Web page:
While not necessarily positive or negative, Iran’s sexual revolution is certainly unprecedented. Social attitudes have changed so much in the last few decades that many members of the Iranian diaspora are shellshocked when they visit the country: “These days Tehran makes London look like a conservative city,” a British-Iranian acquaintance recently told me upon returning from Tehran. When it comes to sexual mores, Iran is indeed moving in the direction of Britain and the United States — and fast.

The article is long on speculation and short on facts, mostly because they’re not available, but many data points do point to some interesting demographic changes that could signal a cultural shift in the perception of sex outside of marriage, the value of marriage and childbearing, and more.

What’s not entirely clear is why. The article gives suggests that the current generation of young people is reacting to the lack of emergence of a utopian society and that having sex outside of marriage is part of the small rebellions they are engaging against the regime.

It’s a tidy theory, but it likely obscures the story. First, demographic shifts take time to happen. Iranians didn’t wake up in 2013 and decide to stop having children. Even if they did, we wouldn’t see the changes in national averages yet. This evolved over a few decades. Secondly, there is ample evidence that young Iranian women were fairly progressive in their attitudes regarding female independence, sexuality, and empowerment before the Revolution, so it is more likely that the children of those women who underwent their own sexual revolution in the 70s are coming of age and making decisions that reflect the attitudes projected in their own homes, if not in an official or public sense.

I’d also venture to say that it might be possible that some progressive or secular Iranians are choosing not to have children because they don’t want them to grow up under the regime they have experienced. That’s more in line with the explanation offered by FP, but it’s also pure speculation.

Lean In, Dad, if you can

I’m in that period of my life where my friends are starting to have babies. The wedding invitations that filled my mailbox up until last year have been replaced with baby announcements and family photos. It’s hard to believe that I have no weddings to attend this year. Like an actual zero.

I’m not sure if it’s the labor economist in me, but I ask pretty much everyone what their parental leave policy is. How much time are you taking off? How much time is your partner taking off? How much is paid, how much is unpaid? I just learned Gettysburg offers a one-course reduction for “secondary caregivers” (I must say, I do like the gender neutral language, even if it is implied that the dad is the secondary). There are all sorts of restrictions about when you can take it and how often, because I’m sure that parents are going to time their childbearing to maximize the number of classes they can get out of (no, they’re not; that’s ridiculous). Sometimes people just offer the information:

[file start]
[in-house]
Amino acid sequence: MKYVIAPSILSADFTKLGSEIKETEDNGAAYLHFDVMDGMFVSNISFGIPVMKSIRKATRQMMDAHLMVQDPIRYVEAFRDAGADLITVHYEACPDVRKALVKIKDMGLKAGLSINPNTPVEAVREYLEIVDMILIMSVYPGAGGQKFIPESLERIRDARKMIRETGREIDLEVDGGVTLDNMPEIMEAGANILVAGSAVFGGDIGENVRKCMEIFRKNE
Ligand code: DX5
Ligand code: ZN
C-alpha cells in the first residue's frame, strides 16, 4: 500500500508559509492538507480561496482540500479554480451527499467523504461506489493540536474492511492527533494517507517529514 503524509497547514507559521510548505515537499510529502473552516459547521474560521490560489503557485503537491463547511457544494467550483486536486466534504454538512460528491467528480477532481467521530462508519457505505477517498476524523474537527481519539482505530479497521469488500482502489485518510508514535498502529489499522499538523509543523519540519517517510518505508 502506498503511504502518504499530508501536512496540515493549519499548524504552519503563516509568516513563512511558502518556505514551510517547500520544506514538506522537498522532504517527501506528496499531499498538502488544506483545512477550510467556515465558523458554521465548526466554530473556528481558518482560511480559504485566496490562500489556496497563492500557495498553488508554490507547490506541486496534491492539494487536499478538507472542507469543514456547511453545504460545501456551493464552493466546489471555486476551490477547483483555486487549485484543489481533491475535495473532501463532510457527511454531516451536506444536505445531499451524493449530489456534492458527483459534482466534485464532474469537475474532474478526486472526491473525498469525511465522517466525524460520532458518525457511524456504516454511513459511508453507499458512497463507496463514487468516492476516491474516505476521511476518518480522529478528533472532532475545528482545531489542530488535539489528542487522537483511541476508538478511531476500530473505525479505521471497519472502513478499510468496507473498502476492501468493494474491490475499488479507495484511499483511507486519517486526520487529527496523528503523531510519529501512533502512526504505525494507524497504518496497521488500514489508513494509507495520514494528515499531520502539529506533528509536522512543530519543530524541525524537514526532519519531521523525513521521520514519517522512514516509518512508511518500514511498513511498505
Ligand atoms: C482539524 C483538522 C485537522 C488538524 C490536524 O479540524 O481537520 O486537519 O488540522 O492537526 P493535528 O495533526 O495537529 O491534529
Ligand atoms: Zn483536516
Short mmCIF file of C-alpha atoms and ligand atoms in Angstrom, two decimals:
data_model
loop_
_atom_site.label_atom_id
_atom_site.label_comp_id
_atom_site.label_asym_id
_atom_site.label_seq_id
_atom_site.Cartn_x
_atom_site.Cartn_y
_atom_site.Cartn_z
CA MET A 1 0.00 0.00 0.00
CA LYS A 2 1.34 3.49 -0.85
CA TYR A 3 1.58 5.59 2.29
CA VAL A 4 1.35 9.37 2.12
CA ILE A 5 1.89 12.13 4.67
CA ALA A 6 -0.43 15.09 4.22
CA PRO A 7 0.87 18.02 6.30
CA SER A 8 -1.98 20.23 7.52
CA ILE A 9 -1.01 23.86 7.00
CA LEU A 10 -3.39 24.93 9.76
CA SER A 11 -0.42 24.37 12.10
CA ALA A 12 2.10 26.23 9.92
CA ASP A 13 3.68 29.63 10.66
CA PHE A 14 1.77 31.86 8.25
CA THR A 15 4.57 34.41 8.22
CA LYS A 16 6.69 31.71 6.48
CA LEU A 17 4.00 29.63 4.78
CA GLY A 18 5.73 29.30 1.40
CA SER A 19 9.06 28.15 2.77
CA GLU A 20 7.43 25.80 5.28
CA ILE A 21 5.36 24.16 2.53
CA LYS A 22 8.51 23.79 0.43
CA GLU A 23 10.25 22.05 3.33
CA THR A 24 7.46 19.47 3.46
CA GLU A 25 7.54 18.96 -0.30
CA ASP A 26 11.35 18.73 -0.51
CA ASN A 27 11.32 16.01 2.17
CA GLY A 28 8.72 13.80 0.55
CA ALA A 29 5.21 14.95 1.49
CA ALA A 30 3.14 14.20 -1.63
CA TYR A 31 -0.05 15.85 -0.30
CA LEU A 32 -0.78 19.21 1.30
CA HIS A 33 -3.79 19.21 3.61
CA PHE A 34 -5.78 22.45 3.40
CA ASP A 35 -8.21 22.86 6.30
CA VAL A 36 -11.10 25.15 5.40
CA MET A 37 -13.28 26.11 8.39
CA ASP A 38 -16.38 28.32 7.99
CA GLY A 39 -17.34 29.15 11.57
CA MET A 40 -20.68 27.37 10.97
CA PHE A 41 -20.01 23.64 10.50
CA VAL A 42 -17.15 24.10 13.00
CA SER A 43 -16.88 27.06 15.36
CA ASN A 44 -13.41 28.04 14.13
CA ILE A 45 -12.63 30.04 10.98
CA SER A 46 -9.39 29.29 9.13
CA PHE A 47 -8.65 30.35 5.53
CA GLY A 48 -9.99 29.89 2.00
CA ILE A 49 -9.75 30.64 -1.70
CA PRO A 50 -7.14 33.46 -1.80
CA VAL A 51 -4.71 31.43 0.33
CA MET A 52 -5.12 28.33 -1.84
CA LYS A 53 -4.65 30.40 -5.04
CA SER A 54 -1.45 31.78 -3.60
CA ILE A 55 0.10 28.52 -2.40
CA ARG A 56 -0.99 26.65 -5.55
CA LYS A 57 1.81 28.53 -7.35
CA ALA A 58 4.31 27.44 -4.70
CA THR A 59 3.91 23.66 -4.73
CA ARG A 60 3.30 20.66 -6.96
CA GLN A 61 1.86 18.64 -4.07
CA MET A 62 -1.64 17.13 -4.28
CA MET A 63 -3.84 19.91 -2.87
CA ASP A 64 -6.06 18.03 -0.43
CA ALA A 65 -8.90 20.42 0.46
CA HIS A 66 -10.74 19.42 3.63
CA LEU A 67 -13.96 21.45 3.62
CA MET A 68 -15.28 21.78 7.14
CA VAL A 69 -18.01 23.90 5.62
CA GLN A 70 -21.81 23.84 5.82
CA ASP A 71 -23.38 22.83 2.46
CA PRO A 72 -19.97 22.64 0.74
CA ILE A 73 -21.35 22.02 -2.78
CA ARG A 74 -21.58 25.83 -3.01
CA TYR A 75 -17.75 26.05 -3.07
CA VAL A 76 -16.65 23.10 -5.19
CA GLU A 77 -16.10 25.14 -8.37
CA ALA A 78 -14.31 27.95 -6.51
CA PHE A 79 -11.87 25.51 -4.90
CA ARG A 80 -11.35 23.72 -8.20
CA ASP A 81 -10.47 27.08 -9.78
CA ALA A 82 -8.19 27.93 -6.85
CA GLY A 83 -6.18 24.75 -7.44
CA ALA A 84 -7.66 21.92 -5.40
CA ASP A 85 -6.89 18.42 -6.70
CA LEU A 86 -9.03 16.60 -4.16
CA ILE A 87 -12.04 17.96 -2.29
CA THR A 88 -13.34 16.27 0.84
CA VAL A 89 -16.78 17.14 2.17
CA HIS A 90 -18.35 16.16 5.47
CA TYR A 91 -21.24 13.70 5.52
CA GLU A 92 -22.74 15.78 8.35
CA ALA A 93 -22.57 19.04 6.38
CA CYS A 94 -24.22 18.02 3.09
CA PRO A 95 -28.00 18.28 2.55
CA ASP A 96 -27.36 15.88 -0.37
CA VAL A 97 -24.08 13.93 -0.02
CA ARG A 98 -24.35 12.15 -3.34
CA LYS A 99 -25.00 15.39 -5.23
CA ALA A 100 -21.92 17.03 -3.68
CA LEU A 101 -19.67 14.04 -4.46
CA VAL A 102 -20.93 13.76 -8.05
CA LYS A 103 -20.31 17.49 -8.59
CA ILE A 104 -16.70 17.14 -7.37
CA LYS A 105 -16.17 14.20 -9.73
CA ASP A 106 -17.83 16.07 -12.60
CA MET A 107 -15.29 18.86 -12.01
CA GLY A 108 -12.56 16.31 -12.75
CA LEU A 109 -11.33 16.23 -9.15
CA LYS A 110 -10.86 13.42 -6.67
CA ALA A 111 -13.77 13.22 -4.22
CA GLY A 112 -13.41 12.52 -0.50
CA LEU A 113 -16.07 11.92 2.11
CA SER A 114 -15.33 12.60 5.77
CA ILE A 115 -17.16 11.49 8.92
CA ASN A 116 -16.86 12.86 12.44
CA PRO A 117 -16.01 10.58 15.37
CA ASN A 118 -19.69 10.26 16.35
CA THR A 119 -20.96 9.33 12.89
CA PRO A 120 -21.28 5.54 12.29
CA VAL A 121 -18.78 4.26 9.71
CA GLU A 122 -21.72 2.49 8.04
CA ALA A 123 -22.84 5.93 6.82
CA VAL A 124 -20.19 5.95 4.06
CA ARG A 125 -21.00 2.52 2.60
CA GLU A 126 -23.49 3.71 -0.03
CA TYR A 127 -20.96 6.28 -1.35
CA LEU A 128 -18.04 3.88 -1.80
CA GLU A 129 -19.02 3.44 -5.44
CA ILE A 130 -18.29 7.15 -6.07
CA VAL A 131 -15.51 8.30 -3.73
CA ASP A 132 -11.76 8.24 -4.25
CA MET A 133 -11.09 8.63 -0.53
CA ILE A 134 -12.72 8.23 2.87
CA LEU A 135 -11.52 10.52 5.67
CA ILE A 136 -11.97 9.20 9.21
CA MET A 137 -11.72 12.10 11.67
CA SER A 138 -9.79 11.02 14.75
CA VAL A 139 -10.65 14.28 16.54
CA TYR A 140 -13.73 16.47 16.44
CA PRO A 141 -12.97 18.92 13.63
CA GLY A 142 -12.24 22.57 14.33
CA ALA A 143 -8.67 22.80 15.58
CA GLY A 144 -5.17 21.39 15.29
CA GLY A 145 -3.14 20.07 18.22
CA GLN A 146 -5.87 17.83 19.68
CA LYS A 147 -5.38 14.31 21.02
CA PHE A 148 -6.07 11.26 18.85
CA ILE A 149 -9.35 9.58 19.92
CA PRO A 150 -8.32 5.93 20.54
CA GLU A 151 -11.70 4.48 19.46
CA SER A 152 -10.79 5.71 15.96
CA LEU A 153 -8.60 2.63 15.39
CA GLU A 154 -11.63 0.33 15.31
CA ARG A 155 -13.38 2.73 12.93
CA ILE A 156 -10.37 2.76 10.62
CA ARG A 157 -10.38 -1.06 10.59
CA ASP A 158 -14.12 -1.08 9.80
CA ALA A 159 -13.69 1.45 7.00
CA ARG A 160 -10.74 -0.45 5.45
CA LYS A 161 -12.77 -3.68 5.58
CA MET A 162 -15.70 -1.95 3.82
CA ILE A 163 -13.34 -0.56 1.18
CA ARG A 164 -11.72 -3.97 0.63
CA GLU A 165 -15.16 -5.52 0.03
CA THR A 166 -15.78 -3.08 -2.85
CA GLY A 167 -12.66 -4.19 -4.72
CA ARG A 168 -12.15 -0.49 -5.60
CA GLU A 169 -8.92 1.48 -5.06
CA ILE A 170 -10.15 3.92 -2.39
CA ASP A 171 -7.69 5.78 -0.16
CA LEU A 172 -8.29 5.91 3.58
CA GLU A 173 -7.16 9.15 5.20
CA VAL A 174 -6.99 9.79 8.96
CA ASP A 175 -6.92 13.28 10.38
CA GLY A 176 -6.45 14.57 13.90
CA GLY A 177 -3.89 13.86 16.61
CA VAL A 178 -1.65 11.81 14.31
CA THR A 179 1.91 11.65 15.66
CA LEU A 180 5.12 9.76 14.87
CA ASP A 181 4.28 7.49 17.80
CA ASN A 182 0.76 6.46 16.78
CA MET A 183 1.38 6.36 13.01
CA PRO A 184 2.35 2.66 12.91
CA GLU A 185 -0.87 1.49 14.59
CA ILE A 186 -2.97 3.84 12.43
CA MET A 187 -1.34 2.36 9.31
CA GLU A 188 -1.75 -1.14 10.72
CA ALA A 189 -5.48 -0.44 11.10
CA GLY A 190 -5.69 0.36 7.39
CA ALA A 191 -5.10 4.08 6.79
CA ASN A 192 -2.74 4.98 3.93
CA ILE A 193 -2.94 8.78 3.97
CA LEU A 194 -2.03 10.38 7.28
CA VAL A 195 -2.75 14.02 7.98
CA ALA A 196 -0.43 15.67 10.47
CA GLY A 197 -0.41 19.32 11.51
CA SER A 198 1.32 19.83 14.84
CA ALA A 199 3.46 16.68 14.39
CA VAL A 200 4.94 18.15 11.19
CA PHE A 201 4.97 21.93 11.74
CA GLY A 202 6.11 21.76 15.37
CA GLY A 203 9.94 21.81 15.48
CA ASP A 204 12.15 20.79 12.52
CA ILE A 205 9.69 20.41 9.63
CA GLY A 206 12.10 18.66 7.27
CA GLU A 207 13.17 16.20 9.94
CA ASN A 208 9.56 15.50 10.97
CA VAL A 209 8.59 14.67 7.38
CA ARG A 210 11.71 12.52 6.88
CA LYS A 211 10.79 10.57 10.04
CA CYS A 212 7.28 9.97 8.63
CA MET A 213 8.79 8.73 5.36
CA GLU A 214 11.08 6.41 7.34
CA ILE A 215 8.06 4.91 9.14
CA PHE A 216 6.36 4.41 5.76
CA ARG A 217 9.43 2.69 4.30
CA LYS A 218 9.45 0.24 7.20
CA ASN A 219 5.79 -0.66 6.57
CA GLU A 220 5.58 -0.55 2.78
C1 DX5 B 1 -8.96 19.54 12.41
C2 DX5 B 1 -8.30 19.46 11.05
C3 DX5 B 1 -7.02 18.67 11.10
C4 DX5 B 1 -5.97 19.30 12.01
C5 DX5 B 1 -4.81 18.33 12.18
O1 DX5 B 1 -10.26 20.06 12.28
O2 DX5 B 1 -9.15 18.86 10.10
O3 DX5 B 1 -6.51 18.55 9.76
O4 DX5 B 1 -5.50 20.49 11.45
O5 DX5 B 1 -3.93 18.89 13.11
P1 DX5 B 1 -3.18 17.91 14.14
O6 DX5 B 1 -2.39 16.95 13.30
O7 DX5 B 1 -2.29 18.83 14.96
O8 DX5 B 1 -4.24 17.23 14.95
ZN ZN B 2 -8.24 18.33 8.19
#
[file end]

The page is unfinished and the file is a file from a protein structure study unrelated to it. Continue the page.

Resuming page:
The fact remains that there isn’t a lot of support for two-parent caregiving, at least in this country. I am impressed, though, with how many of my male friends and colleagues have taken time off, even if unpaid, and have taken the time to actually caregive, as opposed to using it for personal or professional gain. 

Catherine Rampell has an op-ed in the NYT today on increasing parity among caregivers’ leave policies. She suggests that parental leave, or rather paternal leave, is an important aspect of not only equity in the workplace and ensuring that we continue to chip away at the gender pay gap, the glass ceiling, and other forms of discrimination. In addition, she suggests that mere exposure to full-time caregiving in the early stages of a child’s life might lead to more equitable distribution of household and caregiving work as the child ages. It’s actually a big deal!

This might not sound like such a big deal, but social scientists are coming around to the notion that a man spending a few weeks at home with his newborn can help recast expectations and gender roles, at work and home, for a long time. A striking new study by a Cornell graduate student, Ankita Patnaik, based on a new paid paternity-leave quota in Quebec, found that parents’ time use changed significantly. Several years after being exposed to the reform, fathers spent more time in child care and domestic work — particularly “time-inflexible” chores, like cooking, that cut into working hours — than fathers who weren’t exposed to the reform. More important, mothers spent considerably more time at work growing their careers and contributing more to the economy, all without any public mandates or shaming.